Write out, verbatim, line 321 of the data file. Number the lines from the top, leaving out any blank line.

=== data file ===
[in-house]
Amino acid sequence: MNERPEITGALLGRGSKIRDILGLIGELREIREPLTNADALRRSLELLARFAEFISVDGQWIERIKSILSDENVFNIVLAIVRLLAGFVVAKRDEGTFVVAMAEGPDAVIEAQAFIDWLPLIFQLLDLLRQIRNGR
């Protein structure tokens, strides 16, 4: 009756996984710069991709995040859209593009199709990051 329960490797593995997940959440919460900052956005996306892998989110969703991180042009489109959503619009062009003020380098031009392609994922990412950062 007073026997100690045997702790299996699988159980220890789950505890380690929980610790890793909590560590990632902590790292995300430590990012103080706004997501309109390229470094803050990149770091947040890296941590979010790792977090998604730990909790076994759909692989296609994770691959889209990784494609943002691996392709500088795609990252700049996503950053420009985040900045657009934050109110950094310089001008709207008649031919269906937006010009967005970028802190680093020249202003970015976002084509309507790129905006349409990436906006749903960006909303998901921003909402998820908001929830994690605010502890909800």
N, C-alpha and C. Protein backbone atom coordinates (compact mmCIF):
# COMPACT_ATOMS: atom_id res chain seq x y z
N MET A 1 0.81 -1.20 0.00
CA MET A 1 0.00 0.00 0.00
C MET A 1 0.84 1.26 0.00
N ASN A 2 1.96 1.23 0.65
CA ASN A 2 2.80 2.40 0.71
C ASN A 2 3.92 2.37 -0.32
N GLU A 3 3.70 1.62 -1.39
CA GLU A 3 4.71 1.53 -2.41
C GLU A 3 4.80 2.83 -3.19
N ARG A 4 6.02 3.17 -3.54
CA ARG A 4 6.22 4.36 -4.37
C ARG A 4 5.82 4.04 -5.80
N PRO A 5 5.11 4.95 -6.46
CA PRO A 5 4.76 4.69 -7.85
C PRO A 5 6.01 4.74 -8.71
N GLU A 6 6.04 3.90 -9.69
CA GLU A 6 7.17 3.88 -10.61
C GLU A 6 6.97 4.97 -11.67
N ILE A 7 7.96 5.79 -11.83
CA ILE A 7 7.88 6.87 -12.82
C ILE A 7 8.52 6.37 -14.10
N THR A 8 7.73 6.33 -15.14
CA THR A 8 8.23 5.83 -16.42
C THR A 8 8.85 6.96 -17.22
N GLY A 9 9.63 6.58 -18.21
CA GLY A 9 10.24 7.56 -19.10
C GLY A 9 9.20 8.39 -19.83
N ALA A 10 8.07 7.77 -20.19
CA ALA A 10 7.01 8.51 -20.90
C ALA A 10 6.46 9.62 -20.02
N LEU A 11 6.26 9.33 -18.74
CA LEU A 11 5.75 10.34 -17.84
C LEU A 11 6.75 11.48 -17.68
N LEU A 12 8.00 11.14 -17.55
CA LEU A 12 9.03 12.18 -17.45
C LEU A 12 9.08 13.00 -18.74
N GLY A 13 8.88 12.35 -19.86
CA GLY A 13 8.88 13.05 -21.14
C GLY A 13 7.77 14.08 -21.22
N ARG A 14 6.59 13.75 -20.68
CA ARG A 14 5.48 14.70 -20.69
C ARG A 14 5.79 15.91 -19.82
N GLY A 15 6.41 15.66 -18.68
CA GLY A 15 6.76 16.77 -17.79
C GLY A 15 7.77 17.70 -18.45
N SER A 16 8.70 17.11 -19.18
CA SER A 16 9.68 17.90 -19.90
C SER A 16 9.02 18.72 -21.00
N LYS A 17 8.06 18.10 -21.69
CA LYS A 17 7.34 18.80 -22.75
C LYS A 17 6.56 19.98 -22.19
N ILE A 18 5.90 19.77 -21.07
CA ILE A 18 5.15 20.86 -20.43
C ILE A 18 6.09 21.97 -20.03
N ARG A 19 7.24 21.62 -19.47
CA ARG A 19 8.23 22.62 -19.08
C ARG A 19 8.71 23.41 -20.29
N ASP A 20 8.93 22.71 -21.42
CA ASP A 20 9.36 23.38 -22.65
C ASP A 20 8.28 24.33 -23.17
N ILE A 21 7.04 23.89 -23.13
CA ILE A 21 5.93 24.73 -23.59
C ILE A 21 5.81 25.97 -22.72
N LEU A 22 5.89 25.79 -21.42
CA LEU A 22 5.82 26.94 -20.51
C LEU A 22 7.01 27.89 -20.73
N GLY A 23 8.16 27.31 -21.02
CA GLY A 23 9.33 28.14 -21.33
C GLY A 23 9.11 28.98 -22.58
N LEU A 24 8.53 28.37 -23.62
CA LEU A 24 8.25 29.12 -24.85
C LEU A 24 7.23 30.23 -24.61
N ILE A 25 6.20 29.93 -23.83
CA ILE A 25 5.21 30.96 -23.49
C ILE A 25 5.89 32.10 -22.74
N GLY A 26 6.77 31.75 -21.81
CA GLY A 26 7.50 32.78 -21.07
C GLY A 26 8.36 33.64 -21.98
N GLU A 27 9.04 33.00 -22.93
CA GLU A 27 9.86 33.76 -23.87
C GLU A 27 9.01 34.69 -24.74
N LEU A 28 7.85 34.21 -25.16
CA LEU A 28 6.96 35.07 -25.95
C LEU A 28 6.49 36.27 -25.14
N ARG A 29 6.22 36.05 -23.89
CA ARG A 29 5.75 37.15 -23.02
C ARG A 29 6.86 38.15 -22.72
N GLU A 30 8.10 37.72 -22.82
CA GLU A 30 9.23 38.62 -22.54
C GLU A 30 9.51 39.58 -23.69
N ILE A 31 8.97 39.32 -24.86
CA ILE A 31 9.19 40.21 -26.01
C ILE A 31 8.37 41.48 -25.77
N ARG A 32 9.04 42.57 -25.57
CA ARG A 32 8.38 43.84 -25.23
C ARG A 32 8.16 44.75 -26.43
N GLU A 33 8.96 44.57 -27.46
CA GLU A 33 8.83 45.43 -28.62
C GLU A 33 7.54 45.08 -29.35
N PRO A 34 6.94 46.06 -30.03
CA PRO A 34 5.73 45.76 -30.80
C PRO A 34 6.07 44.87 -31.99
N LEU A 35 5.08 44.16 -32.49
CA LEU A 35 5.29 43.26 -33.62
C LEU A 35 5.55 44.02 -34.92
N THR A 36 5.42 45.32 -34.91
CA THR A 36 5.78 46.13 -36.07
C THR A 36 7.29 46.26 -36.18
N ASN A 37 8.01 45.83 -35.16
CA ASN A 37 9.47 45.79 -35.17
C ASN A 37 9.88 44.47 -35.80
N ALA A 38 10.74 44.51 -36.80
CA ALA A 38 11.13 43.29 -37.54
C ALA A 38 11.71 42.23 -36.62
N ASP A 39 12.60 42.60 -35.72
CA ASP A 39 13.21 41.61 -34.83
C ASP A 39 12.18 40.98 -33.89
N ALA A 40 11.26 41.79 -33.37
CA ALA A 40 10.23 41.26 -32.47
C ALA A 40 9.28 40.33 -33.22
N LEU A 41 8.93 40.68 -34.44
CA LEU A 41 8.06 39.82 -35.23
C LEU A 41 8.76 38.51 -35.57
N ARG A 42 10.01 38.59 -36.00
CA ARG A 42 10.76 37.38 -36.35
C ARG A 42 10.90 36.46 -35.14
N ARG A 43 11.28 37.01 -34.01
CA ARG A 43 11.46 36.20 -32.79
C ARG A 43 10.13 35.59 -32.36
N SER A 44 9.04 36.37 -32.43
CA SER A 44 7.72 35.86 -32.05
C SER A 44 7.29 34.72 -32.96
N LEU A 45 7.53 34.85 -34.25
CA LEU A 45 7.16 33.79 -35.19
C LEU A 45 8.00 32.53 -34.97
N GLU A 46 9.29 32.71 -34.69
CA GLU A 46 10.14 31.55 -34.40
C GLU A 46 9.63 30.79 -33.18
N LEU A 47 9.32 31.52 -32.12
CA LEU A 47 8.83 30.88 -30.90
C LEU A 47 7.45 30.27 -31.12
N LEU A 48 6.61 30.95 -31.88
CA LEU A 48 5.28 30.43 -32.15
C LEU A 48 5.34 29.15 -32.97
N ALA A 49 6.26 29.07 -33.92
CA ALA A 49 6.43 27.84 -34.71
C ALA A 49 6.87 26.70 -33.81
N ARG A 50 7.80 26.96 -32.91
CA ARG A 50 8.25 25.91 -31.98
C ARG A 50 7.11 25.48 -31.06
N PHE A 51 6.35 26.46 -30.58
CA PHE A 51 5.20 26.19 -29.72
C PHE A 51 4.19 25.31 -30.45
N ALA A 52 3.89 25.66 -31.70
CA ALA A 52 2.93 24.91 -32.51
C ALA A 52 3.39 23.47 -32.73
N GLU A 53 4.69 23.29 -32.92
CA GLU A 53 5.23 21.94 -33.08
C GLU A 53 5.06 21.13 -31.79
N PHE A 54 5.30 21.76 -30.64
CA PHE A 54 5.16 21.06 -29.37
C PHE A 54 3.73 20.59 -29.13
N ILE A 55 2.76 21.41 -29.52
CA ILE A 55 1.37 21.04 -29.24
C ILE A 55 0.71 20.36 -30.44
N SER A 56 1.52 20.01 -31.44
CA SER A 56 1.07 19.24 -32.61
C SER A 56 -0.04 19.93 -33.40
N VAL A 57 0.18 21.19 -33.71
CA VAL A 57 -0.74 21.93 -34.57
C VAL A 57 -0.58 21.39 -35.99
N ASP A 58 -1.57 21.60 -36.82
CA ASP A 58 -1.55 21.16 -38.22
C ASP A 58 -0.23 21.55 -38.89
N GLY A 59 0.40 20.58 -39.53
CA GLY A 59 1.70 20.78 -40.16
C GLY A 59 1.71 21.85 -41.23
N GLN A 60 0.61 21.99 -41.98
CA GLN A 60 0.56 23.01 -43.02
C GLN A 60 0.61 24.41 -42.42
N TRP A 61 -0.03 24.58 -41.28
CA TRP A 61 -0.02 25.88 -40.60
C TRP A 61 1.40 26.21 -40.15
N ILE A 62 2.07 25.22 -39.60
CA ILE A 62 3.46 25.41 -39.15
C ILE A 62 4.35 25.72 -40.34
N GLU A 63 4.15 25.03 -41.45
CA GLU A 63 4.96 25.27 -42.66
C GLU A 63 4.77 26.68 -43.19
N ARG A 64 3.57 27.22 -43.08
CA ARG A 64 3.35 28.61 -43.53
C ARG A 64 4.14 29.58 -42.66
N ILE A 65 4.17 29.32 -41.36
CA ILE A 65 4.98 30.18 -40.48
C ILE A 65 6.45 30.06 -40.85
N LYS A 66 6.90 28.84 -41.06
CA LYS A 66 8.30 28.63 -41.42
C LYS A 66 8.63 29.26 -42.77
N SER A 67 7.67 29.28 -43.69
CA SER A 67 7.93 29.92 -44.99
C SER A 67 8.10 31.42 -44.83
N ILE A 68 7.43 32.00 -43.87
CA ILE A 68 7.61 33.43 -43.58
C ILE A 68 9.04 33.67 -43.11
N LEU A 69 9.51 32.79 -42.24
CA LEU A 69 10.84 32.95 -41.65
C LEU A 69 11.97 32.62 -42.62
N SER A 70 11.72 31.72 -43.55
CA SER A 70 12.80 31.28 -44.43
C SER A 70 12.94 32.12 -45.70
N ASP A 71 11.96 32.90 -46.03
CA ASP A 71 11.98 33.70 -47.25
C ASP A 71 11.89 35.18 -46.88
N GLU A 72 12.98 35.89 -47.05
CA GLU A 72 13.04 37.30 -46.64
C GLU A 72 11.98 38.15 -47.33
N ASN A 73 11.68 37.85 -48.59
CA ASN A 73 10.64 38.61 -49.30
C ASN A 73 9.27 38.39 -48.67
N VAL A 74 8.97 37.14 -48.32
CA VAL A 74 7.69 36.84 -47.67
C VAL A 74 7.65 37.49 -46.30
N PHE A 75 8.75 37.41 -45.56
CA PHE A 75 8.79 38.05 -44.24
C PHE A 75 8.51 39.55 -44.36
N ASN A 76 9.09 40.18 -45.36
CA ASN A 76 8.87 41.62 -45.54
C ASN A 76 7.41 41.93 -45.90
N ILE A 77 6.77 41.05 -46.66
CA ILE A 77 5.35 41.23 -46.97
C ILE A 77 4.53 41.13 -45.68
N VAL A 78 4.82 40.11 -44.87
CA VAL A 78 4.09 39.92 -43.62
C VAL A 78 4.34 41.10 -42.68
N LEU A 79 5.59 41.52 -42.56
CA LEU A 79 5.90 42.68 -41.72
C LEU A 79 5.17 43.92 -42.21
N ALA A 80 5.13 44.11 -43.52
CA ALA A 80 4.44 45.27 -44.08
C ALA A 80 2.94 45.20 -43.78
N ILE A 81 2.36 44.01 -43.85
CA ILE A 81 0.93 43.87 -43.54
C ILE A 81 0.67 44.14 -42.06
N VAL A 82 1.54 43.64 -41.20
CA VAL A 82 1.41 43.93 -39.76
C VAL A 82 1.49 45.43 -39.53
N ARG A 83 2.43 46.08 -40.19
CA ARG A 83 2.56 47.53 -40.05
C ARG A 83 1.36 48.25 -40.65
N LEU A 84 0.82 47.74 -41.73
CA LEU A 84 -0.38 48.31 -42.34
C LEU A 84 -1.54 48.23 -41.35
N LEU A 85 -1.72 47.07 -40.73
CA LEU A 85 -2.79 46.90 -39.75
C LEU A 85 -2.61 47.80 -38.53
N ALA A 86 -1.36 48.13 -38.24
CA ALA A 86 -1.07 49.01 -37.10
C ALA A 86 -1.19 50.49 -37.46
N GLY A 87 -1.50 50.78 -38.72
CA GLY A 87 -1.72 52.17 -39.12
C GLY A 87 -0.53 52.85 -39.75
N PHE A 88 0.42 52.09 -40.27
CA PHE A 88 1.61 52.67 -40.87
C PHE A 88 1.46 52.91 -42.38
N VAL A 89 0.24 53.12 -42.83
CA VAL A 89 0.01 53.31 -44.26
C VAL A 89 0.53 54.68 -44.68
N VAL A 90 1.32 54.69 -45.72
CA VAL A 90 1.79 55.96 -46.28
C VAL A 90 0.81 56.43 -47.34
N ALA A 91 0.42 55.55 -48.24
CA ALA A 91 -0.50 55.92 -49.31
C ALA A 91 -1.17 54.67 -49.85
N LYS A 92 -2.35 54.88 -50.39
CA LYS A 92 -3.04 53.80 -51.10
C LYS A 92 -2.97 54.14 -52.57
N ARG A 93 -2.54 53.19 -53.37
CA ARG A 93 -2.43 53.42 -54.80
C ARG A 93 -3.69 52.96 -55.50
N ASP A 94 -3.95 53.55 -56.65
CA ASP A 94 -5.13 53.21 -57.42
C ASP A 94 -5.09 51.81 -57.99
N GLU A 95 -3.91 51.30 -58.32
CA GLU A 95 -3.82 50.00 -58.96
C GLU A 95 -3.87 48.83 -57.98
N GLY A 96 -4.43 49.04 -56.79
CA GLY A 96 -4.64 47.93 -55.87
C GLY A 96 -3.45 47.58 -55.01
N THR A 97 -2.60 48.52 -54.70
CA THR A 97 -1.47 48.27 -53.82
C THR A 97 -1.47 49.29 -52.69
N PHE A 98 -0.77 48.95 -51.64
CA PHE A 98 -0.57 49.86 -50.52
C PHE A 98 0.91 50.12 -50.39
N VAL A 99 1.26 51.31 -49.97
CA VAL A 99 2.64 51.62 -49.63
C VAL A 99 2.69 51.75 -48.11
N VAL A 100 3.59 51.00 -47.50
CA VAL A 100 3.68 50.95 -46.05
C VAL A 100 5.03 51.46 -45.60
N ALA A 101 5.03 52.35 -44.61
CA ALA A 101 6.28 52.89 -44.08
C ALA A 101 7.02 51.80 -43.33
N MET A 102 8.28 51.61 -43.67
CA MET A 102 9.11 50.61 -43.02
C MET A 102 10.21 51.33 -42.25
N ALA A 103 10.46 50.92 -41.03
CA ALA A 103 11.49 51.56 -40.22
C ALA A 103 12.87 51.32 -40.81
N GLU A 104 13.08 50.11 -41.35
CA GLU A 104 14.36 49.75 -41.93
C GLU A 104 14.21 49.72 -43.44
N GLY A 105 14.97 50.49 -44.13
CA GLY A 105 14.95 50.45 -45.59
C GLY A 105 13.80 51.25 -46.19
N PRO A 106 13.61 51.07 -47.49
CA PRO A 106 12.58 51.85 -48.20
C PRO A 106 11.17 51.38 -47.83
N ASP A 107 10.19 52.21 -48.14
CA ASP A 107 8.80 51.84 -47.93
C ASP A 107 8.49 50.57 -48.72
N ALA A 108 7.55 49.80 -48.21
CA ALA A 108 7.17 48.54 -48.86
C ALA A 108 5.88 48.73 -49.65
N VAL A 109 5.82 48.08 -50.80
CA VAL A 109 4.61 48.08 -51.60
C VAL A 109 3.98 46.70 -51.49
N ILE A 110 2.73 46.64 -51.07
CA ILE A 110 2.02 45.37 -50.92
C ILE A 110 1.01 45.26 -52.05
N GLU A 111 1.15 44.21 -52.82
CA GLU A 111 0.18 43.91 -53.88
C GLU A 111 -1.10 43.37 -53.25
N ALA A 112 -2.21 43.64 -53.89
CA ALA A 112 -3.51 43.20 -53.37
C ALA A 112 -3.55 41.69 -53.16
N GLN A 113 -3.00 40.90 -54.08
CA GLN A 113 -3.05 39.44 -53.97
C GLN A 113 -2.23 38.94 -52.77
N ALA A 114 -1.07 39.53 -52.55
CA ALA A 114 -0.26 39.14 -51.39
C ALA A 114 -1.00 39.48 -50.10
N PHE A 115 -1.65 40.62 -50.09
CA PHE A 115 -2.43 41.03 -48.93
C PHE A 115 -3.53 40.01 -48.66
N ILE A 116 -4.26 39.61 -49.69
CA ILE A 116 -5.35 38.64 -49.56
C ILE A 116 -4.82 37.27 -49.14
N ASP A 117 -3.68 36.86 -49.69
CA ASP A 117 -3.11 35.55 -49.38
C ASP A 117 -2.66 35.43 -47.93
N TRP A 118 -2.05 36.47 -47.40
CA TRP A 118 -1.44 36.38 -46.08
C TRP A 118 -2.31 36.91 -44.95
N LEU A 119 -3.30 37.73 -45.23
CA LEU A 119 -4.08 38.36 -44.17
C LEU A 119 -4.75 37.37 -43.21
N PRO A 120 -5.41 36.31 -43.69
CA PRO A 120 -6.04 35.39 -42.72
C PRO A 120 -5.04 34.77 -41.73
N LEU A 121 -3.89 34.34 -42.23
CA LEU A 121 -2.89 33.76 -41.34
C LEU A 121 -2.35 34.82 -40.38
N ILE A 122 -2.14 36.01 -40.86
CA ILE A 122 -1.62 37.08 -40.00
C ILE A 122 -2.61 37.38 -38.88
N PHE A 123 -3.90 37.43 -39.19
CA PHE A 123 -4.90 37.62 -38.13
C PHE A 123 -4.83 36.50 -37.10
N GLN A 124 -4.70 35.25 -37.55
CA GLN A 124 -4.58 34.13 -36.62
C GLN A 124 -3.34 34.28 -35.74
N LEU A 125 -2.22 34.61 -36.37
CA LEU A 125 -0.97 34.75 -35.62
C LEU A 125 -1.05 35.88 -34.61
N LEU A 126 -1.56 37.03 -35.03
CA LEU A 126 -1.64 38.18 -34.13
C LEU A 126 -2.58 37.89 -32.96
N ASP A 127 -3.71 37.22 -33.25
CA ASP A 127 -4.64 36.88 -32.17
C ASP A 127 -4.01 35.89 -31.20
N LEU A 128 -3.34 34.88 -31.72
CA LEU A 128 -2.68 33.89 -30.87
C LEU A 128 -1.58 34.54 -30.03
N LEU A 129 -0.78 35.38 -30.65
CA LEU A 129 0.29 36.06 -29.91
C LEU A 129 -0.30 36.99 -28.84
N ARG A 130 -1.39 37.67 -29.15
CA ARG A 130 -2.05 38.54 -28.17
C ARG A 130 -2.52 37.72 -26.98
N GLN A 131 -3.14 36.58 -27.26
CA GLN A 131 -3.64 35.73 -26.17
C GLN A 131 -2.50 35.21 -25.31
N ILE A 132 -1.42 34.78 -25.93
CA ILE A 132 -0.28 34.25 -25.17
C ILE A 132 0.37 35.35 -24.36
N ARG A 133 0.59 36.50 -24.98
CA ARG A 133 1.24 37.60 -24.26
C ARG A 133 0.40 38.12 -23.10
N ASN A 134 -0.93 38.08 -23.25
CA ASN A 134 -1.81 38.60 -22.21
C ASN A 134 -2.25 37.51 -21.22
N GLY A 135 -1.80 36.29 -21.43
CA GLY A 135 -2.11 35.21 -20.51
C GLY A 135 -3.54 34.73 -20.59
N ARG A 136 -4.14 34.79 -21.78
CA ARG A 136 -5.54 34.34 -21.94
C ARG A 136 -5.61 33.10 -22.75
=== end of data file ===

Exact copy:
N PRO A 106 13.61 51.07 -47.49